Tariffs by Product

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The top product import tariffs by their MFN Ad Valorem value for Brunei are Articles for Christmas festivities (10%)and Brass-wind instruments (10%).

Click any of the products in the bar chart to see the specific Ad Valorem Duty Rates by partner country.

*The tariffs applied to imports for Brunei are:
1: AANZFTA ASEAN - Australia - New Zealand Free Trade Area
52: ASEAN Japan Free Trade Area (ASEAN) Association of Southeast Asian Nations
54: ASEAN Korea, Republic of Free Trade Area (ASEAN) Association of Southeast Asian Nations
59: ASEAN India Free Trade Area (ASEAN) Association of Southeast Asian Nations
84: Association of Southeast Asian Nations (ASEAN ) Free Trade Area
136: Most Favoured Nation duty rate treatement
184: Preferential tariff for China
394: Preferential tariff for Japan, Brunei Japan Economic Partnership Agreement (BJEPA)
395: Trans-Pacific Strategic Economic Partnership (Chile, New Zealand, and Singapore)

Economic Complexity

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Most Specialized Products by RCA Index

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Brunei has a high level of specialization in Cyclic Hydrocarbons (73.4), Petroleum Gas (25.7), Coal Tar Oil (18.9), Acyclic Alcohols (13.5), and Refined Petroleum (9.3). Specialization is measured using RCA, an index that takes the ratio between Brunei observed and expected exports in each product.

Most Complex Products by PCI

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The highest complexity exports of Brunei according to the product complexity index (PCI) are Organo-inorganic compounds, nes (1.48), Tungsten (wolfram) and articles, waste or scrap (1.46), Cyclic hydrocarbons (0.6), Parts for electric motors and generators (0.57), and Acyclic hydrocarbons (0.49). PCI measures the knowledge intensity of a product by considering the knowledge intensity of its exporters.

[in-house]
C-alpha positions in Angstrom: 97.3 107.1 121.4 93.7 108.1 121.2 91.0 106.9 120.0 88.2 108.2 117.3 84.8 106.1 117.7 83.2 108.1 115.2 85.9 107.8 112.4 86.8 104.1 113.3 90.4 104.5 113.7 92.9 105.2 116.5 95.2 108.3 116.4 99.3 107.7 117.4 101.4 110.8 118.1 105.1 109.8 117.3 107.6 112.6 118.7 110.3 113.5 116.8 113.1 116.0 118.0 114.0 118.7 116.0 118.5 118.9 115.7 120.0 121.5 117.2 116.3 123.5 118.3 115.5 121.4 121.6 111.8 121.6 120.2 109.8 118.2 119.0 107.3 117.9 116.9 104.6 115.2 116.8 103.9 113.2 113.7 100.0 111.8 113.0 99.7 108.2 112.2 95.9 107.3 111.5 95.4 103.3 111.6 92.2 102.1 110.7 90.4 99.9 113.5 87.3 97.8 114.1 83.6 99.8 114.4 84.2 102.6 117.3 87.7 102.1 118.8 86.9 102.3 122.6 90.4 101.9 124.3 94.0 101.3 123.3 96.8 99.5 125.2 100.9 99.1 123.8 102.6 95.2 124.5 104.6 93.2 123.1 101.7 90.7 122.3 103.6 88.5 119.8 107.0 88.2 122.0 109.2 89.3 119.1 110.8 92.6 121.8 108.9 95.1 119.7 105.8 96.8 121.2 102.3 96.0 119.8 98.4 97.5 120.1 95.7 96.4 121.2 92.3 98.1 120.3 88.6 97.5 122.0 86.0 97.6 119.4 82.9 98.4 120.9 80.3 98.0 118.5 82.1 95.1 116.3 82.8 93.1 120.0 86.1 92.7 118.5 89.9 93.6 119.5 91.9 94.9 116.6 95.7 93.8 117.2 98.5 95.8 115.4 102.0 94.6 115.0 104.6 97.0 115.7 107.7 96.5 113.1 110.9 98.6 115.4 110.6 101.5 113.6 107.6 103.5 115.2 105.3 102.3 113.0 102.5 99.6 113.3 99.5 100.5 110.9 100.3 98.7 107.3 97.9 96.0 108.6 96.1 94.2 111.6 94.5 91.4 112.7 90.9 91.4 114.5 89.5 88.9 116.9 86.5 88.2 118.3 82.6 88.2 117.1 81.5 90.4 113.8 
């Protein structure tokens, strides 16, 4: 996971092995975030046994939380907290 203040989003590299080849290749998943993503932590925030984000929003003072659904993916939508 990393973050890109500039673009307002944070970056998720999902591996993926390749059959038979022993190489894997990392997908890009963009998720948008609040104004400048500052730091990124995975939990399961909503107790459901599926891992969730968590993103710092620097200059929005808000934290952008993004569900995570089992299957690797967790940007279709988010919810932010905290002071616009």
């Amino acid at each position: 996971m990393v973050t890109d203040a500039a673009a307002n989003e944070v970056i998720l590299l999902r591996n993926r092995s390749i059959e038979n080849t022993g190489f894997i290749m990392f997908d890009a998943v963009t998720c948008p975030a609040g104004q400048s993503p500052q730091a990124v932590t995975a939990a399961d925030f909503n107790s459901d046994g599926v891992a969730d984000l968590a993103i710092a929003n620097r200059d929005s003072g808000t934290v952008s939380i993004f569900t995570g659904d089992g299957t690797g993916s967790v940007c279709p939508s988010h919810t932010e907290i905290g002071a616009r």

Export Opportunities by Relatedness

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The top export opportunities for Brunei according to the relatedness index, are Ammonia (0.024), Iron Reductions (0.024), Nitrogenous Fertilizers (0.023), Ethylene Polymers (0.021), and Raw Aluminium (0.021). Relatedness measures the distance between a country's current exports and each product. The barchart show only products that Brunei is not specialized in.

The product space is a network connecting products that are likely to be co-exported. The product space can be used to predict future exports, since countries are more likely to start exporting products that are related to current exports. Relatedness measures the distance between a product, and all of the products a country currently specializes in.

Relatedness Space

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This network shows the products most related to the production structure of Brunei. These are products that tend to be co-exported with the products that Brunei exports. Higher relatedness values ​​indicate greater knowledge, which predicts a greater probability of exporting that product in the future.

Diversification Frontier

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The Complexity-Relatedness diagram compares the risk vs strategic value of a country's potential export oppotunities. Relatedness is predictive of the probability that a country increases its exports in a product. Complexity, is associated with higher levels of income, economic growth, less income inequality, and lower greenhouse emissions.